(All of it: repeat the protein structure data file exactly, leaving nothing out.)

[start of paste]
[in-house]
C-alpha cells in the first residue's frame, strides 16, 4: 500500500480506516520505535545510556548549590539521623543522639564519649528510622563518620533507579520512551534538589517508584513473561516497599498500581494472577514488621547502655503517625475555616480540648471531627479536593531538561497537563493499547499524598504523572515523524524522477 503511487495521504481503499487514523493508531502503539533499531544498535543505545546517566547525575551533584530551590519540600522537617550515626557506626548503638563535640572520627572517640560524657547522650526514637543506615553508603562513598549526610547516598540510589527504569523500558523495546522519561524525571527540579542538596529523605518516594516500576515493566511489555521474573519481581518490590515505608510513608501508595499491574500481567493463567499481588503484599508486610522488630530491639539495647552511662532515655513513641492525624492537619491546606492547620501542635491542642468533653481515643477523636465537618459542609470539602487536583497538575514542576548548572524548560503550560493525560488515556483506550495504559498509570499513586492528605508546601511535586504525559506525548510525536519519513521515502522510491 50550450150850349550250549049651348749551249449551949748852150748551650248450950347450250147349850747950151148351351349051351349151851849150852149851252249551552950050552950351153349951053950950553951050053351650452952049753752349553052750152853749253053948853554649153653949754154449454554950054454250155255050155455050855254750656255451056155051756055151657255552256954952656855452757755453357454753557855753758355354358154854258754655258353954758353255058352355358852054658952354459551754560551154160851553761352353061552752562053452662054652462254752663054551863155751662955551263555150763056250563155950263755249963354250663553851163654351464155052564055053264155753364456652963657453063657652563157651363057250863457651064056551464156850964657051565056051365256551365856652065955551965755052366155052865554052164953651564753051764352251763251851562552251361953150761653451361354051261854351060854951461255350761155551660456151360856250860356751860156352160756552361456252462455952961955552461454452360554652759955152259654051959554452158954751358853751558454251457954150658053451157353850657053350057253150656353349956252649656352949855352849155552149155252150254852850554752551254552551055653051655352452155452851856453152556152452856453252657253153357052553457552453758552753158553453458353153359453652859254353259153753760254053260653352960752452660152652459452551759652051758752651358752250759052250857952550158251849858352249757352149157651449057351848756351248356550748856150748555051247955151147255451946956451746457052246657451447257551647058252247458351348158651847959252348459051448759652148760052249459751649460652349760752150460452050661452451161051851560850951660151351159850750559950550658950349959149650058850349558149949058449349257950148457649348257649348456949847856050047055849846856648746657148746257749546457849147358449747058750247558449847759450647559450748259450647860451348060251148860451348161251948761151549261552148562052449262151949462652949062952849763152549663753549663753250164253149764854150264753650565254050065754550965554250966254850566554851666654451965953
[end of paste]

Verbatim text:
[in-house]
C-alpha cells in the first residue's frame, strides 16, 4: 500500500480506516520505535545510556548549590539521623543522639564519649528510622563518620533507579520512551534538589517508584513473561516497599498500581494472577514488621547502655503517625475555616480540648471531627479536593531538561497537563493499547499524598504523572515523524524522477 503511487495521504481503499487514523493508531502503539533499531544498535543505545546517566547525575551533584530551590519540600522537617550515626557506626548503638563535640572520627572517640560524657547522650526514637543506615553508603562513598549526610547516598540510589527504569523500558523495546522519561524525571527540579542538596529523605518516594516500576515493566511489555521474573519481581518490590515505608510513608501508595499491574500481567493463567499481588503484599508486610522488630530491639539495647552511662532515655513513641492525624492537619491546606492547620501542635491542642468533653481515643477523636465537618459542609470539602487536583497538575514542576548548572524548560503550560493525560488515556483506550495504559498509570499513586492528605508546601511535586504525559506525548510525536519519513521515502522510491 50550450150850349550250549049651348749551249449551949748852150748551650248450950347450250147349850747950151148351351349051351349151851849150852149851252249551552950050552950351153349951053950950553951050053351650452952049753752349553052750152853749253053948853554649153653949754154449454554950054454250155255050155455050855254750656255451056155051756055151657255552256954952656855452757755453357454753557855753758355354358154854258754655258353954758353255058352355358852054658952354459551754560551154160851553761352353061552752562053452662054652462254752663054551863155751662955551263555150763056250563155950263755249963354250663553851163654351464155052564055053264155753364456652963657453063657652563157651363057250863457651064056551464156850964657051565056051365256551365856652065955551965755052366155052865554052164953651564753051764352251763251851562552251361953150761653451361354051261854351060854951461255350761155551660456151360856250860356751860156352160756552361456252462455952961955552461454452360554652759955152259654051959554452158954751358853751558454251457954150658053451157353850657053350057253150656353349956252649656352949855352849155552149155252150254852850554752551254552551055653051655352452155452851856453152556152452856453252657253153357052553457552453758552753158553453458353153359453652859254353259153753760254053260653352960752452660152652459452551759652051758752651358752250759052250857952550158251849858352249757352149157651449057351848756351248356550748856150748555051247955151147255451946956451746457052246657451447257551647058252247458351348158651847959252348459051448759652148760052249459751649460652349760752150460452050661452451161051851560850951660151351159850750559950550658950349959149650058850349558149949058449349257950148457649348257649348456949847856050047055849846856648746657148746257749546457849147358449747058750247558449847759450647559450748259450647860451348060251148860451348161251948761151549261552148562052449262151949462652949062952849763152549663753549663753250164253149764854150264753650565254050065754550965554250966254850566554851666654451965953